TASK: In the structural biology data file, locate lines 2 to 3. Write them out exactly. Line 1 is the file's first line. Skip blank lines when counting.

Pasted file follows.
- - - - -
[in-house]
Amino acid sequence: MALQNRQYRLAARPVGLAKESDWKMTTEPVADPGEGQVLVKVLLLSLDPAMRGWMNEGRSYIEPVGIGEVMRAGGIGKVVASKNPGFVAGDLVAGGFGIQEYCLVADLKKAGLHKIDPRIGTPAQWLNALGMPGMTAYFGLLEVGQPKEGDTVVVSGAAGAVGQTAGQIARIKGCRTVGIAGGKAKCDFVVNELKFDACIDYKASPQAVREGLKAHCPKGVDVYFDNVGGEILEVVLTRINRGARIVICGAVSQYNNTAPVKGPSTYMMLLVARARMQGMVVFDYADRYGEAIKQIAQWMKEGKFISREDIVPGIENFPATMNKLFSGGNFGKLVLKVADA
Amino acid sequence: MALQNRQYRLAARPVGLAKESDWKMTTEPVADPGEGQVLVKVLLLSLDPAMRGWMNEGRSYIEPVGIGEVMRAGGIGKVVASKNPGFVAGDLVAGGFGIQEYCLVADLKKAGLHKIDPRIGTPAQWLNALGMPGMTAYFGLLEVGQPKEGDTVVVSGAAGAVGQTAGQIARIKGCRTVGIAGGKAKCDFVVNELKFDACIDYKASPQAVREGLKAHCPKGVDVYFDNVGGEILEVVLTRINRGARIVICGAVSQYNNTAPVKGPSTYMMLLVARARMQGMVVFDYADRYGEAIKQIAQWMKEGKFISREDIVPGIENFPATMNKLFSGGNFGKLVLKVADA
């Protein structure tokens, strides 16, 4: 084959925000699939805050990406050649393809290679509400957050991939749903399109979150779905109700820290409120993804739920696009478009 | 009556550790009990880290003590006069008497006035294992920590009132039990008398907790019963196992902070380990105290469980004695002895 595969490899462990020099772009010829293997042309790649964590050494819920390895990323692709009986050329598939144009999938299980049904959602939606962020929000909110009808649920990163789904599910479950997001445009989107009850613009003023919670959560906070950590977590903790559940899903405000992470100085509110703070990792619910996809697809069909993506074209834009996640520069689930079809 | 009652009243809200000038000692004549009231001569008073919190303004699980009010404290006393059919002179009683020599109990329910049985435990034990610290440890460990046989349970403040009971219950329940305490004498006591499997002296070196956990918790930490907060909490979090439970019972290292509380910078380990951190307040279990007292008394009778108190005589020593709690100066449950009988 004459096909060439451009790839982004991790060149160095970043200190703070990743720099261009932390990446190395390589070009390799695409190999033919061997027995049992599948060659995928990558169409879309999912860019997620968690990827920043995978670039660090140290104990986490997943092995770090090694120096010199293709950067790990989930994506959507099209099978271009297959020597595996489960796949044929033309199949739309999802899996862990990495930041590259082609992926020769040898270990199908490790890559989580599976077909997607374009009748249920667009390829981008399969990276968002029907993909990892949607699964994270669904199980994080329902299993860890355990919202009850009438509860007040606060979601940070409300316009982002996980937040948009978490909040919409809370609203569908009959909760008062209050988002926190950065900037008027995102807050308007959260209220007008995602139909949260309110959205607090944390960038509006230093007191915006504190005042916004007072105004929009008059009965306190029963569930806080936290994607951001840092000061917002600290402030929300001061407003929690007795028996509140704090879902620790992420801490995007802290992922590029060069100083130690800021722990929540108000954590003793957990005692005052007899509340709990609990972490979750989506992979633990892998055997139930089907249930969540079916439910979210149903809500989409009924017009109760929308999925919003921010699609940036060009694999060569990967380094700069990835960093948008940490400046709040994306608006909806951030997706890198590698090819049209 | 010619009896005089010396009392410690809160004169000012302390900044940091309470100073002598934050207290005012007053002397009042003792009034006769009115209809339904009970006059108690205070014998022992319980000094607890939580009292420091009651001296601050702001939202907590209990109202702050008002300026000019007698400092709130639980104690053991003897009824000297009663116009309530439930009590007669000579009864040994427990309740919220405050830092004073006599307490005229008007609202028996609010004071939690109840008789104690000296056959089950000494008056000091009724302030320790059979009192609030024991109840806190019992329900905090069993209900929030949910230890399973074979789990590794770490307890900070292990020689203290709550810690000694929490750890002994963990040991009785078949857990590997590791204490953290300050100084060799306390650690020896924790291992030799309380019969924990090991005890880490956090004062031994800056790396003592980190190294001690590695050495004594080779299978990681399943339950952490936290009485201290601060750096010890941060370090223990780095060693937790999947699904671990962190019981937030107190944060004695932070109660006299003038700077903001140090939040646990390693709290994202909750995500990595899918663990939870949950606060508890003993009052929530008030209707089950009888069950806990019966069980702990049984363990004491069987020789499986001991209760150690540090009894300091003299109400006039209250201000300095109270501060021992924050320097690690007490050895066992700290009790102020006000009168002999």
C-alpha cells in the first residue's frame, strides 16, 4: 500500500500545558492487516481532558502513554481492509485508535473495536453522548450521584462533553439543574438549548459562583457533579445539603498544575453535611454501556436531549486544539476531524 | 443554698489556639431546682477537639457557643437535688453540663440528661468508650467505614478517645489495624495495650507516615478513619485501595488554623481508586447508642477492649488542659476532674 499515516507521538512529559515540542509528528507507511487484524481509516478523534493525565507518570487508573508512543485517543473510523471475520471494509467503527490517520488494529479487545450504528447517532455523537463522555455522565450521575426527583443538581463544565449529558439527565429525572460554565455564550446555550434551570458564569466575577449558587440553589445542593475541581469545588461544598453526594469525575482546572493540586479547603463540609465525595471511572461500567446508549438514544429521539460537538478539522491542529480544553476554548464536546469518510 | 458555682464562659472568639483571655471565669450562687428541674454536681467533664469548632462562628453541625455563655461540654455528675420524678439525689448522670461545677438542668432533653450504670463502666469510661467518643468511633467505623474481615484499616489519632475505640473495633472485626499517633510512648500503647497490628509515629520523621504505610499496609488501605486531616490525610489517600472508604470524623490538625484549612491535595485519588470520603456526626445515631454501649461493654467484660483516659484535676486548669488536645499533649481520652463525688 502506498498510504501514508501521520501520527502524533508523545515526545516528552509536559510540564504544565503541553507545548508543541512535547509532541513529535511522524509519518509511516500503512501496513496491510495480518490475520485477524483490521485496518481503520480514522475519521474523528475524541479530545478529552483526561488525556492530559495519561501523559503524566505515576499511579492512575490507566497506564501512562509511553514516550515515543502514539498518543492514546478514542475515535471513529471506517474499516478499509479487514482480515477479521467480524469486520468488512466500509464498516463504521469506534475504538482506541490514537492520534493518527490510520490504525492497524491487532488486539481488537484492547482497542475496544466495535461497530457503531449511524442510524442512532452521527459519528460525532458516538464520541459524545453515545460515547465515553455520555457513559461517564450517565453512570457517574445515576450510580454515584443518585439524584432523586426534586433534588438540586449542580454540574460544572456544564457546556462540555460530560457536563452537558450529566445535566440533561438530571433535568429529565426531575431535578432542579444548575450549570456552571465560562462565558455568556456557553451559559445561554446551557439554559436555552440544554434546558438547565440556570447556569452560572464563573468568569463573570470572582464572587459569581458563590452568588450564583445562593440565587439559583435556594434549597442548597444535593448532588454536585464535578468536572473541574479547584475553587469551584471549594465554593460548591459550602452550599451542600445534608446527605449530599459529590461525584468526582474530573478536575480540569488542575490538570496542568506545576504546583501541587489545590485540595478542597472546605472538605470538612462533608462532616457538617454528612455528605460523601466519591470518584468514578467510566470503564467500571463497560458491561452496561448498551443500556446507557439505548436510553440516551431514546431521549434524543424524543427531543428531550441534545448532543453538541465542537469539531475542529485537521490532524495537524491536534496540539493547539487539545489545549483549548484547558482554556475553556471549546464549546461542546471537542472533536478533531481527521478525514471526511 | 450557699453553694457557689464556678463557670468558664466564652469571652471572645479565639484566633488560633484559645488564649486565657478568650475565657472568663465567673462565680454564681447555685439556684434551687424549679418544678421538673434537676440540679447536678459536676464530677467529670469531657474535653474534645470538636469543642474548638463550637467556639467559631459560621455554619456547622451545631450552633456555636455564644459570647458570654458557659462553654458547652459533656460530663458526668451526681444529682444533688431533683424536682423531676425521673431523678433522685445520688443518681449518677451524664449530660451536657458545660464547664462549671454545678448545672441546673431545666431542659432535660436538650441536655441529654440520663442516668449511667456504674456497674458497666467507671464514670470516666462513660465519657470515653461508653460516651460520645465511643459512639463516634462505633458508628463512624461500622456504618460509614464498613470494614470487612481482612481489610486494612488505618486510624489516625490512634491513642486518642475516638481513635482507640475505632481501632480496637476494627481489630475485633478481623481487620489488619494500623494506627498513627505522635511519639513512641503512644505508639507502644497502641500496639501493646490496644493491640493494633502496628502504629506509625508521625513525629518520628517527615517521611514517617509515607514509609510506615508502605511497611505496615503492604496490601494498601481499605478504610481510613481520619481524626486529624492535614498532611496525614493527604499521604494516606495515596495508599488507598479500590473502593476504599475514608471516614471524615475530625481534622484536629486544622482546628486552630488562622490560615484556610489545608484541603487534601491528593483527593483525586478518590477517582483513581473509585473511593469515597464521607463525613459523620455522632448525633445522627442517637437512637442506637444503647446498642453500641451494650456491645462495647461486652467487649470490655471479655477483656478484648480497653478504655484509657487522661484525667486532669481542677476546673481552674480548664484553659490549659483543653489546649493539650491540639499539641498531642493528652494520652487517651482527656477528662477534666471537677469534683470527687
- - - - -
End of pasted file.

Amino acid sequence: MALQNRQYRLAARPVGLAKESDWKMTTEPVADPGEGQVLVKVLLLSLDPAMRGWMNEGRSYIEPVGIGEVMRAGGIGKVVASKNPGFVAGDLVAGGFGIQEYCLVADLKKAGLHKIDPRIGTPAQWLNALGMPGMTAYFGLLEVGQPKEGDTVVVSGAAGAVGQTAGQIARIKGCRTVGIAGGKAKCDFVVNELKFDACIDYKASPQAVREGLKAHCPKGVDVYFDNVGGEILEVVLTRINRGARIVICGAVSQYNNTAPVKGPSTYMMLLVARARMQGMVVFDYADRYGEAIKQIAQWMKEGKFISREDIVPGIENFPATMNKLFSGGNFGKLVLKVADA
Amino acid sequence: MALQNRQYRLAARPVGLAKESDWKMTTEPVADPGEGQVLVKVLLLSLDPAMRGWMNEGRSYIEPVGIGEVMRAGGIGKVVASKNPGFVAGDLVAGGFGIQEYCLVADLKKAGLHKIDPRIGTPAQWLNALGMPGMTAYFGLLEVGQPKEGDTVVVSGAAGAVGQTAGQIARIKGCRTVGIAGGKAKCDFVVNELKFDACIDYKASPQAVREGLKAHCPKGVDVYFDNVGGEILEVVLTRINRGARIVICGAVSQYNNTAPVKGPSTYMMLLVARARMQGMVVFDYADRYGEAIKQIAQWMKEGKFISREDIVPGIENFPATMNKLFSGGNFGKLVLKVADA